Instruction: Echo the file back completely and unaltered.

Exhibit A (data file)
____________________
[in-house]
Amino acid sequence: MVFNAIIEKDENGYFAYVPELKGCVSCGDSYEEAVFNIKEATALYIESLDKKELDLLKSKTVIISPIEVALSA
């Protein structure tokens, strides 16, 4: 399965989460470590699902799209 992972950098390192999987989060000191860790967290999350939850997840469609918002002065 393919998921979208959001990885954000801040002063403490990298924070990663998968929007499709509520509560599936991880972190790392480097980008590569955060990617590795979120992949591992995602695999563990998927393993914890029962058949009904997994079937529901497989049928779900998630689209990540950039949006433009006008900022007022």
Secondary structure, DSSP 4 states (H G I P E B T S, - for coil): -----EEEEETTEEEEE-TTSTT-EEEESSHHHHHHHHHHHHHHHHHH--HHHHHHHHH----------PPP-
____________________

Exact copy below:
[in-house]
Amino acid sequence: MVFNAIIEKDENGYFAYVPELKGCVSCGDSYEEAVFNIKEATALYIESLDKKELDLLKSKTVIISPIEVALSA
């Protein structure tokens, strides 16, 4: 399965989460470590699902799209 992972950098390192999987989060000191860790967290999350939850997840469609918002002065 393919998921979208959001990885954000801040002063403490990298924070990663998968929007499709509520509560599936991880972190790392480097980008590569955060990617590795979120992949591992995602695999563990998927393993914890029962058949009904997994079937529901497989049928779900998630689209990540950039949006433009006008900022007022």
Secondary structure, DSSP 4 states (H G I P E B T S, - for coil): -----EEEEETTEEEEE-TTSTT-EEEESSHHHHHHHHHHHHHHHHHH--HHHHHHHHH----------PPP-